The beautiful medieval city of Mdina is another historic gem, and dates back even further than Valletta. It is one of my favourite places to spend an afternoon walking round its shaded alleyways and sqaures, especially on a hot summer day. Visit the Mdina dungeons for a glimpse into Malta’s macabre past under the French occupation, or Palazzo Falson which is the oldest house in Mdina to have survived the 1693 Sicily earthquake.


Malta’s culture is as diverse as its history. Its occupiers have included Phoenecians, Romans, Arabs (the Maltese language is most closely related to Arabic but written in the Roman alphabet), French and (until the 1960s) the British - which means most of the population speak English fluently. Catholicism played a big role in the island’s identity; village life is centered around its parish church and piazza and during the summer months you can go to one of the village feasts that are dedicated to their respective patron saint.

Festivities last a week to ten days, culminating in the feast day itself where the statue of the saint is paraded through the streets to the sound of a brass band; fireworks and catherine wheels, which are still made by hand, put on an impressive show; and people eat and drink in the streets while catching up with friends and neighbours.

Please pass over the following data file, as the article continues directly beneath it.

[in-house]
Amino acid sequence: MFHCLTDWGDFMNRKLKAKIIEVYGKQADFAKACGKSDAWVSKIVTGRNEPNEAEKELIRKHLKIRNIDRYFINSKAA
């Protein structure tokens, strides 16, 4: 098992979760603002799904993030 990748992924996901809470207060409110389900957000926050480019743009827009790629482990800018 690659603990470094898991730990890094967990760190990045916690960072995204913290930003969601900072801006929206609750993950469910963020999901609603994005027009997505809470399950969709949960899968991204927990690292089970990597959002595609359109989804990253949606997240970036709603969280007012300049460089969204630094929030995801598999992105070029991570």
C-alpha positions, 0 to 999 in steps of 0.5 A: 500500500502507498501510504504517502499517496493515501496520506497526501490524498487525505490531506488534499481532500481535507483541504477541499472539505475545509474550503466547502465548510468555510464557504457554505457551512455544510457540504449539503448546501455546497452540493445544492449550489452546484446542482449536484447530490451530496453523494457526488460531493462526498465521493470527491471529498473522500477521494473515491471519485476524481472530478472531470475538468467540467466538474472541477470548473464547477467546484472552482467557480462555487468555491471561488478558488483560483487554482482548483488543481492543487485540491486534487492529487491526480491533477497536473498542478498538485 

The warm waters of the Maltese islands make it a big scuba diving destination. Whether you are an experienced diver or would like to try it for the first time, and maybe get certified on your trip, there are many dive schools that offer courses or guided trips to dozens of dive sites. I caught the diving bug in 2018 and always book a couple of dives when I visit. There are several wreck sites of boats and WWII planes that are really fun for those looking for adventure on their dive.

Watersports are available to rent at most of the beaches and resorts at the north end of the island or if you prefer to take a boat trip, a day at Comino’s Blue Lagoon is fun for all ages.
If staying on land is more your speed, take a day trip to Gozo and go on a quad bike tour of the island.


When you need a break from the sightseeing and adventure, why not book an afternoon at one of the many excellent spa’s on the island. One of my favourites is at the Golden Sands Resort. Located by the sea, when you are done being pampered you can enjoy an alfresco cocktail or dinner while listening to the sounds of the waves.


Malta has a very vibrant nightlife and cafe culture. The main area for bars and clubs most popular with a younger crowd can be found in the Paceville area of St. Julian’s but Valletta has come alive in recent years and offers a much more sophisticated nightlife scene with cocktail bars, live music and restaurants open till late at night. Malta also hosts international DJs for parties throughout the summer months.

Day Trips from Malta

Gozo is a short 30 min car and passenger ferry ride from the north end of the island and is a smaller more laid back version of Malta.